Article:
Coach Andrew Toole and Coach Jimmy Langhurst might be the only division one coaches to offer House, but they aren’t the only ones to show interest in the 6’6” shooting guard. Over the past year, he’s also been contacted by Davidson, Texas A&M, Florida State, South Carolina, St. Johns, Wright State, Columbia, Valparaiso, Princeton, Miami (OH), and many other division one programs. There’s many high caliber high school athletes with through the roof statistics. So this raises the question, what makes college coaches so keen of House?
“My size and scoring ability [is what makes me stick out]. Also, how I can affect games outside of scoring: rebounding, communication, defense . . .” the state ranked shooter explains.
He also pointed to his room for growth as a primary factor. What many don’t know is that House was recently a nationally acclaimed swimmer, so the majority of his focus was not directed at basketball until just a year ago. House had not played organized basketball until middle school, and was heavily committed to swimming. His work ethic led him to become a top ten nationally ranked swimmer as a 15 year old, as well as an invitation to the National Select Camp in December of 2019. He was Olympic bound. But, in May of 2020, House made a huge sacrifice. He directed all his efforts away from the pool, and towards the court.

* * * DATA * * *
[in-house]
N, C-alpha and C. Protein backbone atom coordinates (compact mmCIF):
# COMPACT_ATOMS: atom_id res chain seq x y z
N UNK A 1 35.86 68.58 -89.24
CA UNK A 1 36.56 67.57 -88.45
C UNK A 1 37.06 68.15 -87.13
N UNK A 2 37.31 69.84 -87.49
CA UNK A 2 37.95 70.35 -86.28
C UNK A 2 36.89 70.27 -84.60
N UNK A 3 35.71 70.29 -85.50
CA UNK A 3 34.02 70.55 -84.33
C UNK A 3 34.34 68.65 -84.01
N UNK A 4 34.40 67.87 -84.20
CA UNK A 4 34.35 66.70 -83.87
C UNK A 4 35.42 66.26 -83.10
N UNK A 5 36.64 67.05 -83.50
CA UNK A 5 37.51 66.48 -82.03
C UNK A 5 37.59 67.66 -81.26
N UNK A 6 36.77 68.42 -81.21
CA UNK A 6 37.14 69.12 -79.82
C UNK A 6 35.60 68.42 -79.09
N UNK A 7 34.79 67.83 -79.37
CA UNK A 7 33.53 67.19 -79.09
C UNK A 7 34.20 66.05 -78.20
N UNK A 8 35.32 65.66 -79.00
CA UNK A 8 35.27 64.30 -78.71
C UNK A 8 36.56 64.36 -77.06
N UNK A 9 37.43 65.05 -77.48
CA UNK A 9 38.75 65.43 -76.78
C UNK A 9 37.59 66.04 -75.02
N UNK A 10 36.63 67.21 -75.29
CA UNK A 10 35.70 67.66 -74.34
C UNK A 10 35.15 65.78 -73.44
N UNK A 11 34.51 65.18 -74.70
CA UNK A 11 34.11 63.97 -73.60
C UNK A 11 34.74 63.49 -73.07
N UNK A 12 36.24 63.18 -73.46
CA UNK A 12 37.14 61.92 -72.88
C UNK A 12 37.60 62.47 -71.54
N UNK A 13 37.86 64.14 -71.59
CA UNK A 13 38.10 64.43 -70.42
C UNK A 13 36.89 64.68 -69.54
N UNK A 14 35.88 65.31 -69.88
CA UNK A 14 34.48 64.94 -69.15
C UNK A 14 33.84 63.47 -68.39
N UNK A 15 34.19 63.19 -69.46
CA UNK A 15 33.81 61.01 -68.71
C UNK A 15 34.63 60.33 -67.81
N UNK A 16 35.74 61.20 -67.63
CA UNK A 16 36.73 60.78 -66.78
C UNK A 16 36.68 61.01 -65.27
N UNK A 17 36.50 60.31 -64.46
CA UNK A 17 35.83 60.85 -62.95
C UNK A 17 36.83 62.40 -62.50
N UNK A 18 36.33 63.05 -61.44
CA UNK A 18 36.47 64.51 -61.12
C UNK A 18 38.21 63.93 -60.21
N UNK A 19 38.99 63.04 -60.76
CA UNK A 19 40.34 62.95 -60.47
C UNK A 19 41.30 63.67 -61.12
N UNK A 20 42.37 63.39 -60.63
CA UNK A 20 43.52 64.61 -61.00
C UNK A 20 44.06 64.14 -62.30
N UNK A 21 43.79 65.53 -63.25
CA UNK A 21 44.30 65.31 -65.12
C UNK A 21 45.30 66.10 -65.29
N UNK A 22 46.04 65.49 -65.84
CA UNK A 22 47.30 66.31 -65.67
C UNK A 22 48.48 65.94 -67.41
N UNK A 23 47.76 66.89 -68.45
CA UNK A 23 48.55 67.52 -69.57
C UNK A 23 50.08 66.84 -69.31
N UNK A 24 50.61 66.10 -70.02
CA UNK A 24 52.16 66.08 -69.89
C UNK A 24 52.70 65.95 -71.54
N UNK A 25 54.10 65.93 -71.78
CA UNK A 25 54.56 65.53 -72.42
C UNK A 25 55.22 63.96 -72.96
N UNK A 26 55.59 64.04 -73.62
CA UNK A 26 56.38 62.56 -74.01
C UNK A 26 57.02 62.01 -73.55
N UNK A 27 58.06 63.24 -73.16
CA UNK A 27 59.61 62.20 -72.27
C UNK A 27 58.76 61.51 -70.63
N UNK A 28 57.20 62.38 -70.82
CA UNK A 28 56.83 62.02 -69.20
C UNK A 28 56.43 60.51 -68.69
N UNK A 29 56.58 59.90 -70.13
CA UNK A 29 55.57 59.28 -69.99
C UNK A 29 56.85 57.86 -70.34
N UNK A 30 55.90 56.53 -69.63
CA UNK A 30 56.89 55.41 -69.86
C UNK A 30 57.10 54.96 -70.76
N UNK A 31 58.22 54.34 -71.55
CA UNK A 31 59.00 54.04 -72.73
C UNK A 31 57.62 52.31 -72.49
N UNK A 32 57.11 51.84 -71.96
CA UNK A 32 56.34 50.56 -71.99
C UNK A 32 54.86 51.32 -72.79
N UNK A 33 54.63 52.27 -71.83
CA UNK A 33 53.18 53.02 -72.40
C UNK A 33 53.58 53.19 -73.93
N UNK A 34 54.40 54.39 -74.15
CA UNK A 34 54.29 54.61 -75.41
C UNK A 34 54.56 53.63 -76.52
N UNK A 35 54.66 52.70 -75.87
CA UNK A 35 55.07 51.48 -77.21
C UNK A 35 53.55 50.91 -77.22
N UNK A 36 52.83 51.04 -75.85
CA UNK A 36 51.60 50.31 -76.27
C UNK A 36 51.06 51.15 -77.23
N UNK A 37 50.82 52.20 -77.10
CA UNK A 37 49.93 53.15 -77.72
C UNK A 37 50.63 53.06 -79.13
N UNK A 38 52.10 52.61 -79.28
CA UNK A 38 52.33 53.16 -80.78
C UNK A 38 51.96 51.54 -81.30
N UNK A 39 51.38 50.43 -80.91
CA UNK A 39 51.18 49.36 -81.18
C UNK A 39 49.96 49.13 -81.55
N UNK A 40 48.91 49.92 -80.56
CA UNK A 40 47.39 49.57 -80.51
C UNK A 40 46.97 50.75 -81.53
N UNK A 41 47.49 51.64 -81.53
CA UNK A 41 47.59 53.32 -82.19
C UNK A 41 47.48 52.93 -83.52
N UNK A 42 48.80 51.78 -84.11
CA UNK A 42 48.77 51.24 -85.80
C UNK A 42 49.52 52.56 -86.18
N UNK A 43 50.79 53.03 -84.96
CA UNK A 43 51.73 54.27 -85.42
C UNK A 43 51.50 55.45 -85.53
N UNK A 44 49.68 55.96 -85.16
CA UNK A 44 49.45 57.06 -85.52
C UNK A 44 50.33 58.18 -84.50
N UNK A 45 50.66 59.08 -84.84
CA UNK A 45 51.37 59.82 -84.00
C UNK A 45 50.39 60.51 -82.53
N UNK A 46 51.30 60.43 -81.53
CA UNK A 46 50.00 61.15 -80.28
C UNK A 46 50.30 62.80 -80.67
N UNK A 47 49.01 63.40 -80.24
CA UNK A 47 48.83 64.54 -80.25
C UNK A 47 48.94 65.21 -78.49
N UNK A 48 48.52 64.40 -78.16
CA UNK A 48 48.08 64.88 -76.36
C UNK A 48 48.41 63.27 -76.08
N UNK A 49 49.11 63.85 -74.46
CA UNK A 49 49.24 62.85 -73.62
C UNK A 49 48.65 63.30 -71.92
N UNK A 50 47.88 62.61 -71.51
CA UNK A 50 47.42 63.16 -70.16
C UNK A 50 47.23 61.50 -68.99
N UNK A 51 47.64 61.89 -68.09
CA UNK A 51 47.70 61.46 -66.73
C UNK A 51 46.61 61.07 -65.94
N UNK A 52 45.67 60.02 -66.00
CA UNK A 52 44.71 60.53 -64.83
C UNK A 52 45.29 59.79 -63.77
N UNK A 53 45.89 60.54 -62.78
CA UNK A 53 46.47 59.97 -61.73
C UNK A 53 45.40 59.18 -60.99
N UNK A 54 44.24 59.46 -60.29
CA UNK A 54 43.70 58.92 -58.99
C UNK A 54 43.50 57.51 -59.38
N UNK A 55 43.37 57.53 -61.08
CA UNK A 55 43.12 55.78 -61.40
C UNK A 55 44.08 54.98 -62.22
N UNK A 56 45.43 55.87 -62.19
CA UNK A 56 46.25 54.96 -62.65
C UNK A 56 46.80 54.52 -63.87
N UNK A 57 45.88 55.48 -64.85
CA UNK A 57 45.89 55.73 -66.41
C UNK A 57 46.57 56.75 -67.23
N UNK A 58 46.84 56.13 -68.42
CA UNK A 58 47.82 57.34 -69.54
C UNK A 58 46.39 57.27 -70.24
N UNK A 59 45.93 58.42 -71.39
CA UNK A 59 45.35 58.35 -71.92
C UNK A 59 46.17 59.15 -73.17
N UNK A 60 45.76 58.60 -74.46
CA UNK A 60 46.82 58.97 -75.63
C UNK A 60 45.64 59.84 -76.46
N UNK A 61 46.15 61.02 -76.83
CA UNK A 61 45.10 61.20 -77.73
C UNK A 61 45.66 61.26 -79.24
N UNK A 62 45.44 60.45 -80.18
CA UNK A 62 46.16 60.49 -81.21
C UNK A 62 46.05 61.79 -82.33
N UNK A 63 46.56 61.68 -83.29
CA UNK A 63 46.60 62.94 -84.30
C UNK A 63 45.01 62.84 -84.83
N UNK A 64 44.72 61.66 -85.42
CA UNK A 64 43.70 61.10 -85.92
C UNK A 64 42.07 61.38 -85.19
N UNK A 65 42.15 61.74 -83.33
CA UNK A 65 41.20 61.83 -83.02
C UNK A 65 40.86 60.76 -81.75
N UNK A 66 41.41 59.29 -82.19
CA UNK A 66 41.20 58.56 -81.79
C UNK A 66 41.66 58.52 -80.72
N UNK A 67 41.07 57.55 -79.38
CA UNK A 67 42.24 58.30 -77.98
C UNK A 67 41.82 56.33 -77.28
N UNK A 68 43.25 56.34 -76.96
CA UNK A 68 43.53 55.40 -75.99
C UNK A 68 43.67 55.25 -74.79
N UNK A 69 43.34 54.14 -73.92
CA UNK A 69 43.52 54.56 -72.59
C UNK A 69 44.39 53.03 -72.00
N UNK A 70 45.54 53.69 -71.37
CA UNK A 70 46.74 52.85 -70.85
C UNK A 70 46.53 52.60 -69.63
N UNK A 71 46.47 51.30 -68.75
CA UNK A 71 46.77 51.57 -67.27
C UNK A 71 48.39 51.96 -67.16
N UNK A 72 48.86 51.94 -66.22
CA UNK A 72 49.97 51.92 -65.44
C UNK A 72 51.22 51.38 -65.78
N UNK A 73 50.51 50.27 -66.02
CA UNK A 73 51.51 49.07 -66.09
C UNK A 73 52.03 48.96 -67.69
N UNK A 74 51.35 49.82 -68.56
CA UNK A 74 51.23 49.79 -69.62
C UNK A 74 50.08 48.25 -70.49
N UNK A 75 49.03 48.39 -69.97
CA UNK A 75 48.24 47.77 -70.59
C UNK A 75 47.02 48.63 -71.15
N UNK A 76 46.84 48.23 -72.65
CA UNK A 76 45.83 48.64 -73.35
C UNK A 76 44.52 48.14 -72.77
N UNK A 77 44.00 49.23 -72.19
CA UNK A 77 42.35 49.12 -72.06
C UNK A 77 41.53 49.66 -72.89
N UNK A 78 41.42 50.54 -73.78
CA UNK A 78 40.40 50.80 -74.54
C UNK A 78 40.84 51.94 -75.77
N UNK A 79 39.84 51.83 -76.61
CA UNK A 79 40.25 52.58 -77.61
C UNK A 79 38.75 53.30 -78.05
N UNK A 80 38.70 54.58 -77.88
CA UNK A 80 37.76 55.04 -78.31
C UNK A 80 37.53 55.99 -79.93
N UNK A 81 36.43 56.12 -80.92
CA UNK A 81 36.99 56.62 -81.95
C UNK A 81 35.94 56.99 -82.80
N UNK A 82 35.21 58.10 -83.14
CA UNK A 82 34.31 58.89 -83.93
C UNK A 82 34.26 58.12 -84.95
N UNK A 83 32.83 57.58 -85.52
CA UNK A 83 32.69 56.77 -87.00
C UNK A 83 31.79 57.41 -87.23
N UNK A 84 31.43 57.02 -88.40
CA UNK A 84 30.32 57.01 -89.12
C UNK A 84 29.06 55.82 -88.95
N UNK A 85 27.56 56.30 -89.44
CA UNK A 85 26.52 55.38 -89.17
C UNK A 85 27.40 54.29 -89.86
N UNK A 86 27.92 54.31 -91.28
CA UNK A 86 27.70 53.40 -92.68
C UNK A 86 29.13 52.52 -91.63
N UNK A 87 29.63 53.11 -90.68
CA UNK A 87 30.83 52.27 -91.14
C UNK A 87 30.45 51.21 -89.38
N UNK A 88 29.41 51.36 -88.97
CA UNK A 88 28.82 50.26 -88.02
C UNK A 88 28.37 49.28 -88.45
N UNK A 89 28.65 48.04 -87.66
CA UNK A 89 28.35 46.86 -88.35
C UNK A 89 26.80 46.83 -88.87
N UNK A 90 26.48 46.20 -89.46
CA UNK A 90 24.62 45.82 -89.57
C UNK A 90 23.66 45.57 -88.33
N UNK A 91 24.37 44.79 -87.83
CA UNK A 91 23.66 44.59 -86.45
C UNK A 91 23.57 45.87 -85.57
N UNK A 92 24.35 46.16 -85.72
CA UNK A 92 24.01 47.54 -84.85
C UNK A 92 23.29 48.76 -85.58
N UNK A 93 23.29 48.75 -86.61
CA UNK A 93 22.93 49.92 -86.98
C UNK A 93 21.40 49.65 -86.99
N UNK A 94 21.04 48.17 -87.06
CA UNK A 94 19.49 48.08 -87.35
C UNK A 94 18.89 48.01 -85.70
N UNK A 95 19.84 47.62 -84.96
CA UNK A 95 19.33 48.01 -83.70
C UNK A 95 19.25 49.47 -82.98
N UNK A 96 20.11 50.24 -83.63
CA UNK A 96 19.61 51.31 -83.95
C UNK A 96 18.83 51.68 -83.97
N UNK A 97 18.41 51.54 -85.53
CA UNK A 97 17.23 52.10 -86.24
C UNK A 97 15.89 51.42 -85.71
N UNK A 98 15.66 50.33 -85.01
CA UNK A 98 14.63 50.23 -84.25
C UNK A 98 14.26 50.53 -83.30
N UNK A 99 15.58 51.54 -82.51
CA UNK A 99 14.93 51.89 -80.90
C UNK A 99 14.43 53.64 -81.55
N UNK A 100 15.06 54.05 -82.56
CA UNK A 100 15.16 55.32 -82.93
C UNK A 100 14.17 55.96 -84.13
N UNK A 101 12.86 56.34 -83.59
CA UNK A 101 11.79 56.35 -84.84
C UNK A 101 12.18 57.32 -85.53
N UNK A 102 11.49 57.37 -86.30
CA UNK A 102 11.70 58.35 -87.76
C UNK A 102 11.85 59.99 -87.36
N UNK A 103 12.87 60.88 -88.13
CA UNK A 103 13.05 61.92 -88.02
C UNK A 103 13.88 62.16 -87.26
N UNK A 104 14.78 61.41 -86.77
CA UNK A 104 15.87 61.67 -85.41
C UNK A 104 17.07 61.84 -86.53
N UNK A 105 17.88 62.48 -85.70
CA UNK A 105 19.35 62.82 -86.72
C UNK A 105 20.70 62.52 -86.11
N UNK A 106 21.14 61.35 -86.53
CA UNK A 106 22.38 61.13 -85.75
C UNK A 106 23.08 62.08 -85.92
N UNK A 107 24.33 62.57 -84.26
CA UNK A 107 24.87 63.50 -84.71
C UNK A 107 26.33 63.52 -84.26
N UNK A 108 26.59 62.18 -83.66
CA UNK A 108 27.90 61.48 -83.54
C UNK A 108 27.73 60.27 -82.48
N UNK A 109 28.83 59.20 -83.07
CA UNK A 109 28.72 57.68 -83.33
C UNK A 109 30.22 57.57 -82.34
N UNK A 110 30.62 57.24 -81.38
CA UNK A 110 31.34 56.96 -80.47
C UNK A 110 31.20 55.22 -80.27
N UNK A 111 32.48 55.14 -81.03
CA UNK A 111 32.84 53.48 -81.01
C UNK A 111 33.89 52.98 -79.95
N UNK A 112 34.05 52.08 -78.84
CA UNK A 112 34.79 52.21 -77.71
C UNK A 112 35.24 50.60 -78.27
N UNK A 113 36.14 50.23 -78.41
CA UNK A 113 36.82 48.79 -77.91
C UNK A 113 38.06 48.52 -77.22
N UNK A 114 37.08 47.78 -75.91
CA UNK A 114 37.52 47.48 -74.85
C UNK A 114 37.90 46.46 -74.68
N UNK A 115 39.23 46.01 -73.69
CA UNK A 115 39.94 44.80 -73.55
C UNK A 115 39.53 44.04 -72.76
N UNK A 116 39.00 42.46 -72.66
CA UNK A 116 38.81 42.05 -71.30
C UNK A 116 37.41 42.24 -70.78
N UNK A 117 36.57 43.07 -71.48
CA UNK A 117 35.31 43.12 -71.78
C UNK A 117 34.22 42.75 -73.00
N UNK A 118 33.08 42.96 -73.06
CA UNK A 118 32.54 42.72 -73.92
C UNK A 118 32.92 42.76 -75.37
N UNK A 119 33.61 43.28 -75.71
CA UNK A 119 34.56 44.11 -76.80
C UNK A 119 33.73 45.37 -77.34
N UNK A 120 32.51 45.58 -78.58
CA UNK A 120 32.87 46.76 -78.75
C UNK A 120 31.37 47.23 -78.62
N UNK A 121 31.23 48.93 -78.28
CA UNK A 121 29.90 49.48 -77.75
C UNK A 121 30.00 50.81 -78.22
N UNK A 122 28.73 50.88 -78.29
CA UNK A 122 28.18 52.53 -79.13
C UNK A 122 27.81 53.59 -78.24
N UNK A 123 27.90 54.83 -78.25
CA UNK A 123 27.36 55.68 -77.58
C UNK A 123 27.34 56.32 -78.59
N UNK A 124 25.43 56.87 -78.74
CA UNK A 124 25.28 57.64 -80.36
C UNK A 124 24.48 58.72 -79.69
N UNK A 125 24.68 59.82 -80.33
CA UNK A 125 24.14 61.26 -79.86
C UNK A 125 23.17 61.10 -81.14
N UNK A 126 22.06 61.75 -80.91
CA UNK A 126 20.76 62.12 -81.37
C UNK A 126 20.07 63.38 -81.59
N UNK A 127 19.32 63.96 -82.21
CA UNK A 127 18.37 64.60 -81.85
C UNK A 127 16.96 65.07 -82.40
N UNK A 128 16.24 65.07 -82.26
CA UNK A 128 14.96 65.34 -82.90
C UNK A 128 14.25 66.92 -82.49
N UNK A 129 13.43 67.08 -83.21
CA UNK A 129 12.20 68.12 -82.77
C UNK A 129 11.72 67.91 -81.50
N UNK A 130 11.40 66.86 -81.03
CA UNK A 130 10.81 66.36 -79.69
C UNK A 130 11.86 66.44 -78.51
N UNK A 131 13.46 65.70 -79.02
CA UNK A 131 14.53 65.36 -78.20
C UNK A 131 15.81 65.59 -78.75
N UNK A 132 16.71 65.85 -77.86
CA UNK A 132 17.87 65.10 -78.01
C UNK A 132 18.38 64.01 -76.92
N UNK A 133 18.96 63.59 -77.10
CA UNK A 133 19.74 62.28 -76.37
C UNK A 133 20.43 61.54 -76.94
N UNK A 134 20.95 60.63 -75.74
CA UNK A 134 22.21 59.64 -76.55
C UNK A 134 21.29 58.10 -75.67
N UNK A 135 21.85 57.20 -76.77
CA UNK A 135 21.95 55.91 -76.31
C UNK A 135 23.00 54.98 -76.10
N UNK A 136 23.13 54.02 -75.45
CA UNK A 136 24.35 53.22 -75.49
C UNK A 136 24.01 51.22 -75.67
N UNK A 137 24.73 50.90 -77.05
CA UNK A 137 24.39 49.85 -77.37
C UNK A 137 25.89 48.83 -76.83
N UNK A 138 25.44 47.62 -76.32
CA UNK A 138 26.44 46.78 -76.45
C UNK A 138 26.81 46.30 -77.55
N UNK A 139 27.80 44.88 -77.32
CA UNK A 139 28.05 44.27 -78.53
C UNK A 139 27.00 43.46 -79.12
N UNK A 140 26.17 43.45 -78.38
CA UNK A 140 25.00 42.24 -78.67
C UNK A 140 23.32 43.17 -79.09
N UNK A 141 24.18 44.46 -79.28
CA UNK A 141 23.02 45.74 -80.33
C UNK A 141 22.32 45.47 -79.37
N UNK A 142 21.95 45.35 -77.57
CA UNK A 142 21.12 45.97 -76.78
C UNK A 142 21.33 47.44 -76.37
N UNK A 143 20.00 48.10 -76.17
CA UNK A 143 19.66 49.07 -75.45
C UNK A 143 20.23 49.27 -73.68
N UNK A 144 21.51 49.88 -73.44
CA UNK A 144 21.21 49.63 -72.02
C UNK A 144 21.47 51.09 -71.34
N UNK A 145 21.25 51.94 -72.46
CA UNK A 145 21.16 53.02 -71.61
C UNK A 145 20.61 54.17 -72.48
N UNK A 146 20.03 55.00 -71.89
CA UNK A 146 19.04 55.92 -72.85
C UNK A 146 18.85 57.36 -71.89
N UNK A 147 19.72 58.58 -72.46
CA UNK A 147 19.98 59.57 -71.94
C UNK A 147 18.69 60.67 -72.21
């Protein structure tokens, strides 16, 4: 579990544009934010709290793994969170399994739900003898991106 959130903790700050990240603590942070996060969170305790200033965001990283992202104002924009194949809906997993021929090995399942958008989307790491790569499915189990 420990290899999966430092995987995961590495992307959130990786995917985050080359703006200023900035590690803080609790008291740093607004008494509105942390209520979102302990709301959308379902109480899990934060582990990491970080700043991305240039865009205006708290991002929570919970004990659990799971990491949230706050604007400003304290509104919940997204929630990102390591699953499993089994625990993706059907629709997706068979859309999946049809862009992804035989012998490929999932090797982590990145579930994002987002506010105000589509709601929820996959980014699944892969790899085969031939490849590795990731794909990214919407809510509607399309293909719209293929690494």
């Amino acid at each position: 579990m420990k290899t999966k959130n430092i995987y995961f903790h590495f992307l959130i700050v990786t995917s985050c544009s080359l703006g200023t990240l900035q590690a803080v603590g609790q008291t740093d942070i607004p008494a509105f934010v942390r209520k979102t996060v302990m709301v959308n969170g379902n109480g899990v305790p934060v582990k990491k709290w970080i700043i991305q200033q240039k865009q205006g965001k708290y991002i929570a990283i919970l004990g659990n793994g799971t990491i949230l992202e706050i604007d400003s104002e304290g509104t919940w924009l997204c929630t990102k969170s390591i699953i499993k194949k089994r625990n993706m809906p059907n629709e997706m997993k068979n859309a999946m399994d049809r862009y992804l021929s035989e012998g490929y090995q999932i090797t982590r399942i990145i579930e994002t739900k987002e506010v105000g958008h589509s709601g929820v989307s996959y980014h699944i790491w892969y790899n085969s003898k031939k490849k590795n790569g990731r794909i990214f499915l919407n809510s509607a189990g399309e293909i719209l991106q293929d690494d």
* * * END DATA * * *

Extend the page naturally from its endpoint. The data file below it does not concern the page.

“I’d get up and go to practice and [swimming] wasn’t something I loved to do. You have to love what you do if you’re going to choose to do it all throughout college. It was an easy decision for me, but it took a while since I’d been swimming since I was 4 [years old]. I wasn’t in love with swimming, but I’m in love with getting better at basketball,” House tells me.
With his efforts directed elsewhere for the majority of his childhood and a strained Retinaculum and bone bruise postponing his sophomore season, it has to be an eye-catcher to coaches that House has reached this level of success this quickly. Much of his spike in value and productivity can be attributed to his favorite aspect of the game: consistency in work.
“For me, it’s being able to get better and see results everyday. . . If you’re able to put time into what you love doing, you’ll see results. It’s amazing,” House described.
House also assigned his love for the game and surge of success to his fellow teammates and coaches. “I’ve got a good support system. I have Gabe [Cupps] and his dad, [Coach Cupps], so we’re able to get into the gym. And, of course Rich Rolf. They love getting in the gym with me,” House says.
Surrounded in a program of leaders, the Cupps’ and Rolf are well-known and well respected in Ohio’s basketball community. Gabe and Rich both took home All-Conference 1st Team and All-Ohio Southwest Division One 1st Team honors this season. Gabe Cupps, a national star, currently ranks 1st in conference assists per game (5.2). Rich Rolf, a 6’7” junior, leads the Greater Western Ohio Conference in rebounds per game (11.2).
The elks are currently 24-3 and expected to make a state championship run this postseason, as well as next. They’ve competed against one of the toughest schedules in Ohio this year, facing La Salle, Moeller, Pickerington Central, Woodward, Wayne, St Vincent St Mary’s, St. Edward, Trotwood-Madison, ISA Andrews Osborne, and more!
Their season has yet to end, reaping a district championship triumph over Mason and the GMC Player of The Year, Trey Killens. Most recently, they moved onto OHSAA’s division one ‘final four’ for the first time in program history, after a 40-38 win over Ohio basketball’s goliath: Archbishop Moeller. Coach Brook Cupps has led at the helm of Centerville’s success this season.